Vegan Asian sesame soba noodles from Lizzie’s Curbside at the SUBOG Food Truck Festival on April 23, 2022. The local Storrs favorite also offered a grilled veggie burger and vegan chickpea curry. Photo courtesy of the author

Fryborg offered a scaled-down list of sauces from last year, with classics like ranch, mayo and ketchup, as well as fun mayo variations like balsamic mayo, herb mayo and mango mayo. Other sauces to order with fresh fries included honey mustard, smoky bbq, chipotle bbq, buffalo ranch, dijonnaise and 1000 island dressing. I thought the curry ketchup had a nice kick to it. 

The one savory option I didn’t totally enjoy were the chicken tenders with hot honey sauce from Wing It On. I usually love hot honey and chicken tenders, but I felt like the tenders could have had a crispier exterior and the sauce had a sickly sweet flavor I didn’t love. 

As for sweet stuff, Clyde Cupcakes offered edible cookie dough and ingeniously served their cupcakes in an upside-down cup and lid so the cupcake stayed intact. Although most of the flavors were basic, there was a good variety including vanilla, red velvet, marble, chocolate peanut butter, Oreo, confetti and mocha. I thought my confetti cupcake had a substantial consistency and the frosting was perfectly sweet. Kona Ice offered a dizzying amount of syrup flavors, from blue raspberry to monster mango to pina colada, allowing students to customize to their hearts desires. 

“Kona Ice was definitely my favorite food truck at the event!” Robin said. 

Although the promise of free food, especially such an abundance and variety compared to what’s offered in the Storrs area, is enticing, my feeling behind the Food Truck Festival remains as it did in 2019: it truly is only worth it to wait in one or two lines unless you have friends waiting in other lines, and only for trucks with larger portions, such as Claypot Truck, the full-size burgers and hot/kielbasa dogs from Relish It or Lizzie’s and the offerings from Teriyaki Mania. As much as I love Lizzie’s, the amount of noodles I got was fairly small, and the same could be said for the fries from Fryborg, both of which had sizable lines. And as nice as it is that Los Mariachis makes the tacos and burritos to order, that made the service a bit inefficient for such a large crowd, and the line was extremely long for fairly small portions. I was even slightly disappointed in the serving I received from Uncle D’s, which I remember had given more meat and mac and cheese in the past.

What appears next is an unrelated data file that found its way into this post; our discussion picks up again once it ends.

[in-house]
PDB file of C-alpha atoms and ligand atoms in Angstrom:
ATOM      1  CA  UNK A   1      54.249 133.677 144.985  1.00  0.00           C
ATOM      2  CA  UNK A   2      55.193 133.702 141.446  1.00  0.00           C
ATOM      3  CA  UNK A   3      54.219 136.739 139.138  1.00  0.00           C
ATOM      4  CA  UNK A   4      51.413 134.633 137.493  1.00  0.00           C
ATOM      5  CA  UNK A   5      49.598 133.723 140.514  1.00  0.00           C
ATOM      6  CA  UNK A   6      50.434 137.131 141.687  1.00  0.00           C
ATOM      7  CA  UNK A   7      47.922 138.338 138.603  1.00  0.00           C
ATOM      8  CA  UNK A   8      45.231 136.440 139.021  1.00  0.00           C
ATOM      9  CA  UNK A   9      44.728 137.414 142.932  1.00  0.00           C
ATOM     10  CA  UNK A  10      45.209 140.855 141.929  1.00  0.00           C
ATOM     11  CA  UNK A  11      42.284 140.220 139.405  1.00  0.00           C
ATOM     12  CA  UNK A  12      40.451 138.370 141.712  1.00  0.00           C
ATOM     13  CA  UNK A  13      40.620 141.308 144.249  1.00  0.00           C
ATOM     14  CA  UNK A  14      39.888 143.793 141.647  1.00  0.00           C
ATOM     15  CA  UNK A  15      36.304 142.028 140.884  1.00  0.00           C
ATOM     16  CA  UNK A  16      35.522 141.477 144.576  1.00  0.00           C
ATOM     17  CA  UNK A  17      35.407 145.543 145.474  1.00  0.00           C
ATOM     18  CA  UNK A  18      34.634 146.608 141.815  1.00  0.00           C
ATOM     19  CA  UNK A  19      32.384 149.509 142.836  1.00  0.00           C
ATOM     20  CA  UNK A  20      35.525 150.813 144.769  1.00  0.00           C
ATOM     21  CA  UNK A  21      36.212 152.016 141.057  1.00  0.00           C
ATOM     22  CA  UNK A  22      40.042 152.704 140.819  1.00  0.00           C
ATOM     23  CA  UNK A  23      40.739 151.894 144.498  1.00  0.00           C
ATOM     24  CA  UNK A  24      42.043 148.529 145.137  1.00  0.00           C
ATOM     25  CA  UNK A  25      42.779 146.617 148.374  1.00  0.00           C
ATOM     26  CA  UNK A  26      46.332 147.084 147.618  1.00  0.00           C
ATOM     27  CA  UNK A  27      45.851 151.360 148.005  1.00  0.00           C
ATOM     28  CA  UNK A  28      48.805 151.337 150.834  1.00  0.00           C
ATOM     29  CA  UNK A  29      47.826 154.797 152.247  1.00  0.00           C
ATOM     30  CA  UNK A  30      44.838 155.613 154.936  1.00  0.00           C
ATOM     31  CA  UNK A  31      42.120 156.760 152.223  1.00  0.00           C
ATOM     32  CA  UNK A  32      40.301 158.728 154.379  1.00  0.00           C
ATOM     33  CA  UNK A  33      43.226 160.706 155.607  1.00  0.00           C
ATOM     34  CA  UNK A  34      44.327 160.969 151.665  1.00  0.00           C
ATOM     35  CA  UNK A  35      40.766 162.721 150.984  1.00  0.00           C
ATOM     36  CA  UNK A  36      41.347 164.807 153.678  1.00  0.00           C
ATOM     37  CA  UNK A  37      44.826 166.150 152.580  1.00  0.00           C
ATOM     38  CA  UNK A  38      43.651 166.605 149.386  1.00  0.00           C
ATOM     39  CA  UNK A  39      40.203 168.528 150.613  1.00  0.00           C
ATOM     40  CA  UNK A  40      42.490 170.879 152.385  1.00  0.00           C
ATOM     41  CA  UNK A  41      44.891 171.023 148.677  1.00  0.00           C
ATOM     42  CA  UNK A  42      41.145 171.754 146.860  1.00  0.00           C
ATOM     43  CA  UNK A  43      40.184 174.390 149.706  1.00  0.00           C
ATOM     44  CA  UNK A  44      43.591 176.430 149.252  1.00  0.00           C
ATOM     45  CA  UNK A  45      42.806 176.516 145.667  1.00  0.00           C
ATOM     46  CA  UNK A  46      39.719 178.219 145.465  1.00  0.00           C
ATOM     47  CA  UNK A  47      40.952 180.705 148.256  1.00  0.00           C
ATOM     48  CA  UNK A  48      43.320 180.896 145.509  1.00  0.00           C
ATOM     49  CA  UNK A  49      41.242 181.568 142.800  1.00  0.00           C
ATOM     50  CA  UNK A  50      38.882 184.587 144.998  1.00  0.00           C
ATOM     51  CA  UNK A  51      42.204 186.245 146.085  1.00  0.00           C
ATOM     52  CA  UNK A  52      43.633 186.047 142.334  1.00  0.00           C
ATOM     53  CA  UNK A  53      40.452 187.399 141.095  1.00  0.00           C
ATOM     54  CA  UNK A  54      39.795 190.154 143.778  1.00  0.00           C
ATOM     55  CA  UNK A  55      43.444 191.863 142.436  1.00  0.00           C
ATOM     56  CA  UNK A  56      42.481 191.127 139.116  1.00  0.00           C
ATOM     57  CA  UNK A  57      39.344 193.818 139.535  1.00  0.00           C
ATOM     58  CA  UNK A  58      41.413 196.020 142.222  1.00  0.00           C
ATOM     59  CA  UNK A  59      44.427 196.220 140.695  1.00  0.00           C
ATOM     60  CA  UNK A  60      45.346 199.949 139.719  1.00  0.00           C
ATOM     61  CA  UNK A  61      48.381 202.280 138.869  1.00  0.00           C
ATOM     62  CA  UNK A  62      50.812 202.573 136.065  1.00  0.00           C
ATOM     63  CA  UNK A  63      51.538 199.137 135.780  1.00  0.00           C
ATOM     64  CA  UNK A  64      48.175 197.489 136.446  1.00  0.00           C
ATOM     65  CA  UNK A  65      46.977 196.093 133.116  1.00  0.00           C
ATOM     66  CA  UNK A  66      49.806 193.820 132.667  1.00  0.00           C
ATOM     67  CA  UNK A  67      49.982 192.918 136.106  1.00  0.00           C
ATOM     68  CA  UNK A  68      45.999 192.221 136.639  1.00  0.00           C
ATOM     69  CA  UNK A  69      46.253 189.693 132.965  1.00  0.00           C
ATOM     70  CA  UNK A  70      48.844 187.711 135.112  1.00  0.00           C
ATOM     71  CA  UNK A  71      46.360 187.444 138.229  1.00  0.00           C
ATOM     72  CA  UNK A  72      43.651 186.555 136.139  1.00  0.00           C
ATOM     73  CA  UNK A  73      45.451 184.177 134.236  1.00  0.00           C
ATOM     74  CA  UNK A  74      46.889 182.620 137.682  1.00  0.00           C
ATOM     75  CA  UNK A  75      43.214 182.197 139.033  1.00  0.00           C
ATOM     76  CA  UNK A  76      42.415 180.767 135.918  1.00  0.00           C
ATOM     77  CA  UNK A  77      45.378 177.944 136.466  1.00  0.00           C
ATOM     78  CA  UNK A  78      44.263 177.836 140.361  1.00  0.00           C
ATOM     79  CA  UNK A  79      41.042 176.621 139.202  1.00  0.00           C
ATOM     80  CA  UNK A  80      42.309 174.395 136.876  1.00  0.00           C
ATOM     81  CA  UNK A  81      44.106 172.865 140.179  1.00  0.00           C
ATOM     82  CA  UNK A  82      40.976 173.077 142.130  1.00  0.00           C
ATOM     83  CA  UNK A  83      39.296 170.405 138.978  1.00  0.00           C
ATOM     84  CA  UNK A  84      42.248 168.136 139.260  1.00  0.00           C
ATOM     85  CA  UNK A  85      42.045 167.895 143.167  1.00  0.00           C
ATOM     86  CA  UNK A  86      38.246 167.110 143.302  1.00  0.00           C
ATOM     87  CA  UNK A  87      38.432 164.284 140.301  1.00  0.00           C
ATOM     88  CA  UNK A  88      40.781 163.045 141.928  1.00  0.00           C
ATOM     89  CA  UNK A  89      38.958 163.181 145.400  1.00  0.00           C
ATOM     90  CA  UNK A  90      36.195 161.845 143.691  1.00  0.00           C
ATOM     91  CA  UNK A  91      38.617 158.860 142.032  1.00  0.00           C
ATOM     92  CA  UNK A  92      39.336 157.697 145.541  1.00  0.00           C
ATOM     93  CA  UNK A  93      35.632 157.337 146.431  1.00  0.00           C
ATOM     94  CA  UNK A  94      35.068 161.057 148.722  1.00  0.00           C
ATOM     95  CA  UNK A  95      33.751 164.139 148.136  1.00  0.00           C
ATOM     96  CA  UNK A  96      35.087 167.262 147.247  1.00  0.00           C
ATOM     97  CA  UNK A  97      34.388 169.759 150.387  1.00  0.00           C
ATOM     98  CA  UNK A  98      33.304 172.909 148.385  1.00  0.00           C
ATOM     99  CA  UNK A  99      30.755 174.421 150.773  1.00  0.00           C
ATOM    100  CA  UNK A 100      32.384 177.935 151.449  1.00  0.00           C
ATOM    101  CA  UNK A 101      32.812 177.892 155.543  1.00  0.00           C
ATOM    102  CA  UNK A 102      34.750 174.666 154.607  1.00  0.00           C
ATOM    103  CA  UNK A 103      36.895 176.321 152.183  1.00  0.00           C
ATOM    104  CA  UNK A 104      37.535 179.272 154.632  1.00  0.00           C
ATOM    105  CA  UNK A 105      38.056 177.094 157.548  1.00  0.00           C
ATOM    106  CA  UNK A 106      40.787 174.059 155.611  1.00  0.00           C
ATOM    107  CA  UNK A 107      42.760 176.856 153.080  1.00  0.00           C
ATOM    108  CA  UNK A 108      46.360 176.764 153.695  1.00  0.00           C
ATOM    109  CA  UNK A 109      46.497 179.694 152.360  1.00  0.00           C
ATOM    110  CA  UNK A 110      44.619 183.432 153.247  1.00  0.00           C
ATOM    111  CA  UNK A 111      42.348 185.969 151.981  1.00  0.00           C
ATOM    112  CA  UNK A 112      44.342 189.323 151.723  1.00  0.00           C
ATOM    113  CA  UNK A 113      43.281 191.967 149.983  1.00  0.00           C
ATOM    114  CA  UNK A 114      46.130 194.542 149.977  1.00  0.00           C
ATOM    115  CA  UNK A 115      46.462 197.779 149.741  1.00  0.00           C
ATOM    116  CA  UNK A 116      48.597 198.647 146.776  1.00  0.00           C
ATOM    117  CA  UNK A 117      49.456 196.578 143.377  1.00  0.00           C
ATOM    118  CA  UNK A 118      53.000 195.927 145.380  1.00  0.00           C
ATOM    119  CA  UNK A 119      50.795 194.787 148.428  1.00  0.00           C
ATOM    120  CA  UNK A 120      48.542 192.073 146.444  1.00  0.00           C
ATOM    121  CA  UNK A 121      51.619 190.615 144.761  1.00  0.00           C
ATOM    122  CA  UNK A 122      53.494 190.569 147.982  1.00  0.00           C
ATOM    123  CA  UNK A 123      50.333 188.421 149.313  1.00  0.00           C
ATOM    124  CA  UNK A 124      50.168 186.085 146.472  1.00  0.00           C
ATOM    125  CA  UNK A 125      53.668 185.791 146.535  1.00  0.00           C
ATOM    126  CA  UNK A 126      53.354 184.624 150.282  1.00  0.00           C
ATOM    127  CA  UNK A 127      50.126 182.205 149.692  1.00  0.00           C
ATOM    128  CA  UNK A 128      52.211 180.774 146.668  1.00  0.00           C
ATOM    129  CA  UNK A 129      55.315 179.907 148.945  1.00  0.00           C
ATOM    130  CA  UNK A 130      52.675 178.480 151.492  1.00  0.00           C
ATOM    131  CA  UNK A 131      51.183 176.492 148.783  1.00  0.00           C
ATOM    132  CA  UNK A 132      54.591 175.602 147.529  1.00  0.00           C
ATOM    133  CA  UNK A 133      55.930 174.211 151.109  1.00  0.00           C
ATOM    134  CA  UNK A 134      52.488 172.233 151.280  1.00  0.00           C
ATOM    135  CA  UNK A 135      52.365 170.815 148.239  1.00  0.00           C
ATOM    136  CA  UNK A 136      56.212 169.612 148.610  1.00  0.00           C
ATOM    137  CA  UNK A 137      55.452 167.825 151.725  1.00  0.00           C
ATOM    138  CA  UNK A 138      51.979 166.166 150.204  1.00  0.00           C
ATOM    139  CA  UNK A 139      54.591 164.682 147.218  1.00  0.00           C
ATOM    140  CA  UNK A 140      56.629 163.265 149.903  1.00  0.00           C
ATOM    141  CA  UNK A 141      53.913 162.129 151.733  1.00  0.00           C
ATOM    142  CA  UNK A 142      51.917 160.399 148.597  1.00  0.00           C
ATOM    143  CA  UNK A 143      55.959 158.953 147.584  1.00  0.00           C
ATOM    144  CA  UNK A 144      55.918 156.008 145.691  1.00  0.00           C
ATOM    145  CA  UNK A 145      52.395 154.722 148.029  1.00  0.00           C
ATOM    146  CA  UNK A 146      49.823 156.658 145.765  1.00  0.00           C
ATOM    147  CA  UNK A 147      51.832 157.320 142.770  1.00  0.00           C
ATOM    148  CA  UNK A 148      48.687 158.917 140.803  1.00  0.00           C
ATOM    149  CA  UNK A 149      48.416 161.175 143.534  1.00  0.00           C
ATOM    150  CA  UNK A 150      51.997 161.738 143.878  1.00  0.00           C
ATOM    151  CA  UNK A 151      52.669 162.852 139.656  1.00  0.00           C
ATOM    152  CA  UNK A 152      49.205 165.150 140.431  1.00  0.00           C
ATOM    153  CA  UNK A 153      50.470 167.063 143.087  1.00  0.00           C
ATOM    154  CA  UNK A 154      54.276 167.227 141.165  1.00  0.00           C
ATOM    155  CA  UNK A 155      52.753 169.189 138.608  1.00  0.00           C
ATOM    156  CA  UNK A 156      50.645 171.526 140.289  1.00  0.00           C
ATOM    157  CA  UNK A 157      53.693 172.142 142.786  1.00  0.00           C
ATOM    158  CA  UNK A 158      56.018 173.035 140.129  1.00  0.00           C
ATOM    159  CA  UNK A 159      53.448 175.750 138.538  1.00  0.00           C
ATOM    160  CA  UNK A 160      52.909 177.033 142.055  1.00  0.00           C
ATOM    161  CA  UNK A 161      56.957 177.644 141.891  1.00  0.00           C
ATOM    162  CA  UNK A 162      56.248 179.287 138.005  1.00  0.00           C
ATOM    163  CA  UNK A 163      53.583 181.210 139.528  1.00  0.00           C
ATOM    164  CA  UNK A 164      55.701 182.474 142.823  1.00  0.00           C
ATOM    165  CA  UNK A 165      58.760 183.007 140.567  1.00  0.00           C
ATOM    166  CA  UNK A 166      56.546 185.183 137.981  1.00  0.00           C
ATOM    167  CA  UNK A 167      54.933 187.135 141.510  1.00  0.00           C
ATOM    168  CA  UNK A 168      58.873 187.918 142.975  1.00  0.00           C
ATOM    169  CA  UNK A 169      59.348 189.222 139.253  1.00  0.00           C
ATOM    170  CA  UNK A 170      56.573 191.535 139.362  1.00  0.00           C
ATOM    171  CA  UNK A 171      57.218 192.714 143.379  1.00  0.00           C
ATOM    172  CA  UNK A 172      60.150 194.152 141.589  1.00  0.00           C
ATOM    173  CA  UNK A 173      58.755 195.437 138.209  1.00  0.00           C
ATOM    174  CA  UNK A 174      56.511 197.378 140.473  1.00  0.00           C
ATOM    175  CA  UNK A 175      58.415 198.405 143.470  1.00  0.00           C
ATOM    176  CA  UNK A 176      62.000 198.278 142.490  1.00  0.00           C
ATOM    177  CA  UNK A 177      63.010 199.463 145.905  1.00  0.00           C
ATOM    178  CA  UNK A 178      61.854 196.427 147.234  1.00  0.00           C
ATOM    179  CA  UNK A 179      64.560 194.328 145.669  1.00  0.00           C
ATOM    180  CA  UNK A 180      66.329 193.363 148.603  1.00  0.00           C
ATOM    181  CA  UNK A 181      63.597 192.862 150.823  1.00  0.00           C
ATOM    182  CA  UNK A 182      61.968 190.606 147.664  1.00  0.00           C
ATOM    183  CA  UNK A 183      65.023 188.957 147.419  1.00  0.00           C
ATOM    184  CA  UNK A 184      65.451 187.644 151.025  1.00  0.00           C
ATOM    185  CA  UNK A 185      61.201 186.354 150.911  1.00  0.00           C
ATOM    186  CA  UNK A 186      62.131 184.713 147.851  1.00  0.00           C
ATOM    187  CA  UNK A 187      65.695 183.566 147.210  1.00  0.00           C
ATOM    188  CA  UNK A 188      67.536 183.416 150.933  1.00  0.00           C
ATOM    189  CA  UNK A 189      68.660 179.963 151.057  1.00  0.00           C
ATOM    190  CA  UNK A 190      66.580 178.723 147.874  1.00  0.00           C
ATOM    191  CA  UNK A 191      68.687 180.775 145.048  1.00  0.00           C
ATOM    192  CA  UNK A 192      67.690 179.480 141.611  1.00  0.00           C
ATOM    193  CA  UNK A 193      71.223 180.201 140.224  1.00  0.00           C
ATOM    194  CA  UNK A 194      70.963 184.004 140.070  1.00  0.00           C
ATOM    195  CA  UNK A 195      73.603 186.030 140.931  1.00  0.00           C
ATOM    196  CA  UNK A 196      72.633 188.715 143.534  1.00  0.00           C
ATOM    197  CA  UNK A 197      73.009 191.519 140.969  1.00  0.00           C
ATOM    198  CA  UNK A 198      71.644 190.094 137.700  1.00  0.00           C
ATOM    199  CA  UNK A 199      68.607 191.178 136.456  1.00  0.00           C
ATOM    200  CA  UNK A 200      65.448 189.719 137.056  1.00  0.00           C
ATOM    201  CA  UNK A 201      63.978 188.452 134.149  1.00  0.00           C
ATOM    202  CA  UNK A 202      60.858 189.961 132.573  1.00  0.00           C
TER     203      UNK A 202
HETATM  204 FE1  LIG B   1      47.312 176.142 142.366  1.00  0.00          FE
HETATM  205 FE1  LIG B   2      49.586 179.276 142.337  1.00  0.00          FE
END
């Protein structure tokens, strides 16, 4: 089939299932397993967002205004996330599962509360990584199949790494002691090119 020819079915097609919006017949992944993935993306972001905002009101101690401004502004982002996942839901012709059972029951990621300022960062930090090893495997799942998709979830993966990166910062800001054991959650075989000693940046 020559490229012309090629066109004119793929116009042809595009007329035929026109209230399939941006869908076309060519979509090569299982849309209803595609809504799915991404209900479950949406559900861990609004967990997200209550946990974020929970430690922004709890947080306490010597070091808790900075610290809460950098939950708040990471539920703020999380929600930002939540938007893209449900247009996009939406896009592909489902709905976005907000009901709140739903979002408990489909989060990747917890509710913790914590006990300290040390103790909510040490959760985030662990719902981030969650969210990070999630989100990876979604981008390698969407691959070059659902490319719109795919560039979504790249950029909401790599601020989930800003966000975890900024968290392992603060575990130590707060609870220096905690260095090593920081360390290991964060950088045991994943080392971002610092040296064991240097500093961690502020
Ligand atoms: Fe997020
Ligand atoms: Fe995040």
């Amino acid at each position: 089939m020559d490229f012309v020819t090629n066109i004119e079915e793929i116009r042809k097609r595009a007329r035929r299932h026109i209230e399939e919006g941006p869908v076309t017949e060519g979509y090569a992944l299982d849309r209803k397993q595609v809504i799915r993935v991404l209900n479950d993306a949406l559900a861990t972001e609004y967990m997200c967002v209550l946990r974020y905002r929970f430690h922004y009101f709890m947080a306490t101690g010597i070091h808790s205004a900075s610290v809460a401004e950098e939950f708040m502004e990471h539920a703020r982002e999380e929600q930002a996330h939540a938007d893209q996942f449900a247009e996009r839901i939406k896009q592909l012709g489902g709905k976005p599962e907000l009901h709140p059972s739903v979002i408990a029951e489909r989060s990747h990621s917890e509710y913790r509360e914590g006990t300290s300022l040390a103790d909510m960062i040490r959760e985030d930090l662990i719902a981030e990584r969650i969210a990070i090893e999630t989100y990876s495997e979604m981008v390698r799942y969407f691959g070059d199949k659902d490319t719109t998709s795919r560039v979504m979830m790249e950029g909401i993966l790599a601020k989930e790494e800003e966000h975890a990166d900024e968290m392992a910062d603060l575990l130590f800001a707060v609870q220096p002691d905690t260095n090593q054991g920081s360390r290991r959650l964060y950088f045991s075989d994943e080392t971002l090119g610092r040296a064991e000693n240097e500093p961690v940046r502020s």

The time slot system last year made for a much more streamlined process, but I understand that there was a much reduced capacity of students on campus last year, and that could not be maintained this year. I had friends express similar sentiments to me about what is worth it to wait for and the limited variety available to those with food accommodations such as vegetarians, but we agree that the promise of free food was strong and we enjoyed most of what we ate. In the end, the weather was beautiful, and if you were waiting in line with a friend, the free food may be worth it to you. The Food Truck Festival seems worth experiencing at least once in your time at UConn. 

“I haven’t been to a UConn food truck festival since freshman year and once again, I really enjoyed myself,” Jessica Daley, an eighth-semester nursing major who attended the Saturday afternoon event with Berry, said. “I appreciated all the delicious vegetarian options and the portion sizes as well. It will be a great memory I have related to UConn-sponsored events.”